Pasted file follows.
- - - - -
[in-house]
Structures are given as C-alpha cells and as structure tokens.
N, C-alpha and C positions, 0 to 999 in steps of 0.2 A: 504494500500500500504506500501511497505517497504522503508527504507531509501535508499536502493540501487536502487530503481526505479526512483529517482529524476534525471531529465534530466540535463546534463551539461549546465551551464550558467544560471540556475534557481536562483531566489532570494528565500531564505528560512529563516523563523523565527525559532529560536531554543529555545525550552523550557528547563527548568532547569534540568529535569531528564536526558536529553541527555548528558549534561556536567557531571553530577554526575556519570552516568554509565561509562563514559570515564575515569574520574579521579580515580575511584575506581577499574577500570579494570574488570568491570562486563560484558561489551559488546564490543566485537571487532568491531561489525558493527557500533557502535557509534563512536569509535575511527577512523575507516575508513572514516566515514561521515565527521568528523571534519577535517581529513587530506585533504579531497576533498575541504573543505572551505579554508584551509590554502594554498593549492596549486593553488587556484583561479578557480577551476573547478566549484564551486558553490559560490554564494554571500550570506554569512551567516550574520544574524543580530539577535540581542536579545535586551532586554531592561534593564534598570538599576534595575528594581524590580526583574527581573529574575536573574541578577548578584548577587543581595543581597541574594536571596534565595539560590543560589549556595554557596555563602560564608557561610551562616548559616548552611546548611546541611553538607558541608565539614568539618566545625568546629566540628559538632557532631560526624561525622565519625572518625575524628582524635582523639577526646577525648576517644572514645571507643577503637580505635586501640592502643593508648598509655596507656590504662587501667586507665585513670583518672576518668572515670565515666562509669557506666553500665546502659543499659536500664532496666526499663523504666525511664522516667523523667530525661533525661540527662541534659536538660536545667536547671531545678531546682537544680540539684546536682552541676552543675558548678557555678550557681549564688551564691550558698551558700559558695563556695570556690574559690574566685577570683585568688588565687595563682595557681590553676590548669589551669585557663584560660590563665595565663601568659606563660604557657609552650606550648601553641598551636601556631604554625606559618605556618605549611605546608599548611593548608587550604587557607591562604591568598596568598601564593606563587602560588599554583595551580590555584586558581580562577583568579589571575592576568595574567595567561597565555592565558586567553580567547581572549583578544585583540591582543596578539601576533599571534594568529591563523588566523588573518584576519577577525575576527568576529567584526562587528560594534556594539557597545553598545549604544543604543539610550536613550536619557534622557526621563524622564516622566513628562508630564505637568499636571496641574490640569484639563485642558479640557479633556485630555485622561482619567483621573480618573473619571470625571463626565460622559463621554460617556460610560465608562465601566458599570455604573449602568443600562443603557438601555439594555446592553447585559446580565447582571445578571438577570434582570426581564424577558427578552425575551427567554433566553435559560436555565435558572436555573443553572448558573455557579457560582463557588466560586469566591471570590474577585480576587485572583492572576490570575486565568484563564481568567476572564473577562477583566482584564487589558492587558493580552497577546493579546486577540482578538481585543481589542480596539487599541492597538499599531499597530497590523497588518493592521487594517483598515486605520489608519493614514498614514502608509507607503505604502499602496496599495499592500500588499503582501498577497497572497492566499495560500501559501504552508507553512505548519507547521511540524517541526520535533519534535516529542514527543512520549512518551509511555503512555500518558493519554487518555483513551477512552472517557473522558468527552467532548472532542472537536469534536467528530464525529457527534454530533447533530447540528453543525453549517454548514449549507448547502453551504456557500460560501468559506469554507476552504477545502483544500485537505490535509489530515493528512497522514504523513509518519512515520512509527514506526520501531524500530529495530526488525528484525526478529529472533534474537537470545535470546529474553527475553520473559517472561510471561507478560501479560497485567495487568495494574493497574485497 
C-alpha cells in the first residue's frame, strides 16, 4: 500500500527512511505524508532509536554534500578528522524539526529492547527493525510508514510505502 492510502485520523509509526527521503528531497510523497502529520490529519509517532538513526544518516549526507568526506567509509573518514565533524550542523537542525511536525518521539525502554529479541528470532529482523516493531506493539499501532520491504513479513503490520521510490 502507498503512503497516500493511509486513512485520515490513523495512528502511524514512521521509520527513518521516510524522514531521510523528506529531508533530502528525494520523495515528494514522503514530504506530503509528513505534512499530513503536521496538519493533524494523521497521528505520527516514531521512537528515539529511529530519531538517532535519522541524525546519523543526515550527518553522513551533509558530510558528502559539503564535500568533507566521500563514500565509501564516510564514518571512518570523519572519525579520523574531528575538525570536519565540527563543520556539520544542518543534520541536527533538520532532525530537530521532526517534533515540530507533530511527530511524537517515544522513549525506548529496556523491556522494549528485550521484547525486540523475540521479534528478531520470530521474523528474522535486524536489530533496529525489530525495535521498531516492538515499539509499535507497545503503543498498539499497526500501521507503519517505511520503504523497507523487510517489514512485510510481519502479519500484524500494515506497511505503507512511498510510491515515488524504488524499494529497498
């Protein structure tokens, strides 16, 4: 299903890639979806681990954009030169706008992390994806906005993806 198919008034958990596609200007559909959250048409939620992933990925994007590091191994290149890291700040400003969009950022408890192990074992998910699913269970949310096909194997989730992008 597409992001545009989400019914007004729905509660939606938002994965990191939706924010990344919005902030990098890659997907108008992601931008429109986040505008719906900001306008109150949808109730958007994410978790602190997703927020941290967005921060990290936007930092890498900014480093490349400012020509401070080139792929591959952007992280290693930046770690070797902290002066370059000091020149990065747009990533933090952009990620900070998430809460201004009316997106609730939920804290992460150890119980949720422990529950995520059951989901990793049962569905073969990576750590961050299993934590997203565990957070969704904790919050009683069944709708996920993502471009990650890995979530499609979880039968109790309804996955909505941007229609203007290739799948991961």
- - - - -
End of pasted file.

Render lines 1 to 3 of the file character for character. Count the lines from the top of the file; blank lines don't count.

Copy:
[in-house]
Structures are given as C-alpha cells and as structure tokens.
N, C-alpha and C positions, 0 to 999 in steps of 0.2 A: 504494500500500500504506500501511497505517497504522503508527504507531509501535508499536502493540501487536502487530503481526505479526512483529517482529524476534525471531529465534530466540535463546534463551539461549546465551551464550558467544560471540556475534557481536562483531566489532570494528565500531564505528560512529563516523563523523565527525559532529560536531554543529555545525550552523550557528547563527548568532547569534540568529535569531528564536526558536529553541527555548528558549534561556536567557531571553530577554526575556519570552516568554509565561509562563514559570515564575515569574520574579521579580515580575511584575506581577499574577500570579494570574488570568491570562486563560484558561489551559488546564490543566485537571487532568491531561489525558493527557500533557502535557509534563512536569509535575511527577512523575507516575508513572514516566515514561521515565527521568528523571534519577535517581529513587530506585533504579531497576533498575541504573543505572551505579554508584551509590554502594554498593549492596549486593553488587556484583561479578557480577551476573547478566549484564551486558553490559560490554564494554571500550570506554569512551567516550574520544574524543580530539577535540581542536579545535586551532586554531592561534593564534598570538599576534595575528594581524590580526583574527581573529574575536573574541578577548578584548577587543581595543581597541574594536571596534565595539560590543560589549556595554557596555563602560564608557561610551562616548559616548552611546548611546541611553538607558541608565539614568539618566545625568546629566540628559538632557532631560526624561525622565519625572518625575524628582524635582523639577526646577525648576517644572514645571507643577503637580505635586501640592502643593508648598509655596507656590504662587501667586507665585513670583518672576518668572515670565515666562509669557506666553500665546502659543499659536500664532496666526499663523504666525511664522516667523523667530525661533525661540527662541534659536538660536545667536547671531545678531546682537544680540539684546536682552541676552543675558548678557555678550557681549564688551564691550558698551558700559558695563556695570556690574559690574566685577570683585568688588565687595563682595557681590553676590548669589551669585557663584560660590563665595565663601568659606563660604557657609552650606550648601553641598551636601556631604554625606559618605556618605549611605546608599548611593548608587550604587557607591562604591568598596568598601564593606563587602560588599554583595551580590555584586558581580562577583568579589571575592576568595574567595567561597565555592565558586567553580567547581572549583578544585583540591582543596578539601576533599571534594568529591563523588566523588573518584576519577577525575576527568576529567584526562587528560594534556594539557597545553598545549604544543604543539610550536613550536619557534622557526621563524622564516622566513628562508630564505637568499636571496641574490640569484639563485642558479640557479633556485630555485622561482619567483621573480618573473619571470625571463626565460622559463621554460617556460610560465608562465601566458599570455604573449602568443600562443603557438601555439594555446592553447585559446580565447582571445578571438577570434582570426581564424577558427578552425575551427567554433566553435559560436555565435558572436555573443553572448558573455557579457560582463557588466560586469566591471570590474577585480576587485572583492572576490570575486565568484563564481568567476572564473577562477583566482584564487589558492587558493580552497577546493579546486577540482578538481585543481589542480596539487599541492597538499599531499597530497590523497588518493592521487594517483598515486605520489608519493614514498614514502608509507607503505604502499602496496599495499592500500588499503582501498577497497572497492566499495560500501559501504552508507553512505548519507547521511540524517541526520535533519534535516529542514527543512520549512518551509511555503512555500518558493519554487518555483513551477512552472517557473522558468527552467532548472532542472537536469534536467528530464525529457527534454530533447533530447540528453543525453549517454548514449549507448547502453551504456557500460560501468559506469554507476552504477545502483544500485537505490535509489530515493528512497522514504523513509518519512515520512509527514506526520501531524500530529495530526488525528484525526478529529472533534474537537470545535470546529474553527475553520473559517472561510471561507478560501479560497485567495487568495494574493497574485497 